Autonomous vehicles are coming. No one agrees on when they will be in widespread use, but everyone agrees that they are coming soon in some form. Just like smart phones, ride-hailing services, social media, and other innovations of the past decade, autonomous vehicles will almost certainly dramatically change the way we live, work, and interact with each other. They will also have major implications for zoning ordinances, land use policies, and infrastructure across the country that state and local governments, commercial property owners, developers, and society in general should start discussing sooner rather than later.
At the federal level, the fashioning of a regulatory framework to allow for the development and widespread adoption of autonomous vehicles is well under way. Just last month, the House passed H.R. 3388, a bill with bipartisan support called the SELF DRIVE (Safely Ensuring Lives Future Development and Research In Vehicle Evolution) Act. The bill’s primary objective is to provide for expanding autonomous vehicle testing on public roads, an obvious and crucial next step in refining the technology. The Senate has also introduced companion legislation, S. 1887, the American Vision for Safer Transportation through Advancement of Revolutionary Technologies (AV START) Act.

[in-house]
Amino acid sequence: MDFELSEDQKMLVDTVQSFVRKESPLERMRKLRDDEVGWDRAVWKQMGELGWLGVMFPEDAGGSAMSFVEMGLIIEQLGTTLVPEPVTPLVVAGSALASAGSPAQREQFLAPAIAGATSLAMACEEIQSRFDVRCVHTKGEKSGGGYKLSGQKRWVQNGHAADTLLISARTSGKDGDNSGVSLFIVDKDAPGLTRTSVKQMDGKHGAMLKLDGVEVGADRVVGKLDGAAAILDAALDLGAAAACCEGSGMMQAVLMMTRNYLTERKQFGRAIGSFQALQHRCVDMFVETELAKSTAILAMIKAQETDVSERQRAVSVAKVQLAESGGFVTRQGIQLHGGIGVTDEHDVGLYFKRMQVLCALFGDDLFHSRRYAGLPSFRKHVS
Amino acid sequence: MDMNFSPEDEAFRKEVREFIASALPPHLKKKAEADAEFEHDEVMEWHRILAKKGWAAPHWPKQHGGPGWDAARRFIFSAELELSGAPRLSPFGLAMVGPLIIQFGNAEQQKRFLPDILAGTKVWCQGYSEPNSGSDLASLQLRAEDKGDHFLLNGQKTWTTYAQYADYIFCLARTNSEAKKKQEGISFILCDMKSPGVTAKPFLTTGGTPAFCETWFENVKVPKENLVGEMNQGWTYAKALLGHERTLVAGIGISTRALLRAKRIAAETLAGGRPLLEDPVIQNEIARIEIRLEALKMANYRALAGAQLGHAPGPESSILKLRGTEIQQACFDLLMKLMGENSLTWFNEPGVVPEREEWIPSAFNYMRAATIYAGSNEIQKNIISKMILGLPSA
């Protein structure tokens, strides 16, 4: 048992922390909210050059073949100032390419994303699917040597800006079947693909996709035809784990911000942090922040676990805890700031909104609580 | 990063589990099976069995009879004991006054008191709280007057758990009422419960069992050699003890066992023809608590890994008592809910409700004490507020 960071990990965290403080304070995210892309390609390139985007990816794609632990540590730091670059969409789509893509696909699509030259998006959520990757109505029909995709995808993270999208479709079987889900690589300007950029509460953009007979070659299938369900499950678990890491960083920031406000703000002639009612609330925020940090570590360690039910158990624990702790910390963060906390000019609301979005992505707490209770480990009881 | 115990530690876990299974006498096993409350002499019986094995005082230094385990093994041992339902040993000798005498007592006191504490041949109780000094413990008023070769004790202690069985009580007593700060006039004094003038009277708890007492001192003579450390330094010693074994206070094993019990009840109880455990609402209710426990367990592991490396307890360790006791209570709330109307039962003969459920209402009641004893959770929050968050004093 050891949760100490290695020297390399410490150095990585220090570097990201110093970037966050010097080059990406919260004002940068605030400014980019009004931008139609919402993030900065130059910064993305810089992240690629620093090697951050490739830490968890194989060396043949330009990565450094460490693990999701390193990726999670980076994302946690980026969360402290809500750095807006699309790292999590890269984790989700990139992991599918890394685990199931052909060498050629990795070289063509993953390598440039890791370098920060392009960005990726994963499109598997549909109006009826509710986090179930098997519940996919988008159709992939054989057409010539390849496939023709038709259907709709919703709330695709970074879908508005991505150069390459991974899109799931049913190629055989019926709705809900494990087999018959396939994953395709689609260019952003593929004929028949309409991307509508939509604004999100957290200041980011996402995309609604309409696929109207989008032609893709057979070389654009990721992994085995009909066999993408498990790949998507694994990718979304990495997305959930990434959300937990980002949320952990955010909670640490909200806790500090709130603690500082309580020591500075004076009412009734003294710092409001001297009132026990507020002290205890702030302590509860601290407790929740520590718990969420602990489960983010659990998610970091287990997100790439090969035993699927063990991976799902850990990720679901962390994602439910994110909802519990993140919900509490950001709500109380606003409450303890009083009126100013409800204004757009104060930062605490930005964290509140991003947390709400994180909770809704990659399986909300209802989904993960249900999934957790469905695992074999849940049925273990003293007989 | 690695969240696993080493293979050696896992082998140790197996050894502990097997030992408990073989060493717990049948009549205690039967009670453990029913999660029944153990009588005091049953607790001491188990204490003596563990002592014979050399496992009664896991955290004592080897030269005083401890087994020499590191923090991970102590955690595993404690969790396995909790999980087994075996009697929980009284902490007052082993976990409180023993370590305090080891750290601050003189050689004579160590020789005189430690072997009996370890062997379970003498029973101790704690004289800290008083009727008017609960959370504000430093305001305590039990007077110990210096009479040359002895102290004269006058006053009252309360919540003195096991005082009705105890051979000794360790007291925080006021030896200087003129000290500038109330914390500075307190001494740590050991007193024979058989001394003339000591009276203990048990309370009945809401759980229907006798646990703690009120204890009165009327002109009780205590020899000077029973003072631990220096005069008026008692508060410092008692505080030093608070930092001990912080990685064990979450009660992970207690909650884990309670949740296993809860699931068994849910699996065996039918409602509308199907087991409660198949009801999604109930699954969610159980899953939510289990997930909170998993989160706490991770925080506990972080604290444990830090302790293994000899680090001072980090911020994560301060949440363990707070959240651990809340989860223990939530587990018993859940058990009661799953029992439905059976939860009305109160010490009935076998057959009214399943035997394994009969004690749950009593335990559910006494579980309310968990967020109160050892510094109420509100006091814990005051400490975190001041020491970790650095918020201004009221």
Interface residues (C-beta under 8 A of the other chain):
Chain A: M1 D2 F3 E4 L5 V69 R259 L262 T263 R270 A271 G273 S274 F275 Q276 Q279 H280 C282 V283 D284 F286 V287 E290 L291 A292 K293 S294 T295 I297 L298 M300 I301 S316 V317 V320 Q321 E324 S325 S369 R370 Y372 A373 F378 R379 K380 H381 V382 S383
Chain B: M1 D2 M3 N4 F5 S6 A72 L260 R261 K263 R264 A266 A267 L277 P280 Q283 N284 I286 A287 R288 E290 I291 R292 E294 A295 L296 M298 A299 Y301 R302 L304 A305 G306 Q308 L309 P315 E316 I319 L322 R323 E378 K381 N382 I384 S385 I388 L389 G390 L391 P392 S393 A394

These proposals come on the heels of multiple state-enacted laws and guidelines that have so far regulated the budding industry. Under the SELF DRIVE legislation, the National Highway Traffic Safety Administration (NHTSA) would maintain its regulatory role in establishing standards and regulations for how vehicles are designed and perform, while the states would continue to oversee vehicle registration, licensing, and insurance requirements as they already do for regular vehicles. The legislation gives the NHTSA two years to come up with safety rules and one year to assess the necessary performance standards. It also permits a ramp up in the number of exemptions of certain standards that the NHTSA may grant for autonomous test vehicles, up to 100,000 in three years. Such exemptions are necessary in the event that, for example, a manufacturer may want to design a vehicle without a steering wheel or pedals because the occupants are not expected to take control at any point.
As these proposals continue to develop at the state and federal levels, local governments need to consider how they can adjust their own zoning and land use policies in response to the coming of autonomous vehicles. Those places that are successful in doing so will likely be the winners in adapting to autonomous vehicles and thereby maintaining a vibrant economy and high quality of life. This is particularly true if the widespread assumption, informed by current urban trends in the age of ride-hailing services, is proved correct: that most autonomous vehicles in cities will be owned jointly or operated in large fleets.
Local governments should focus their discussions on the following: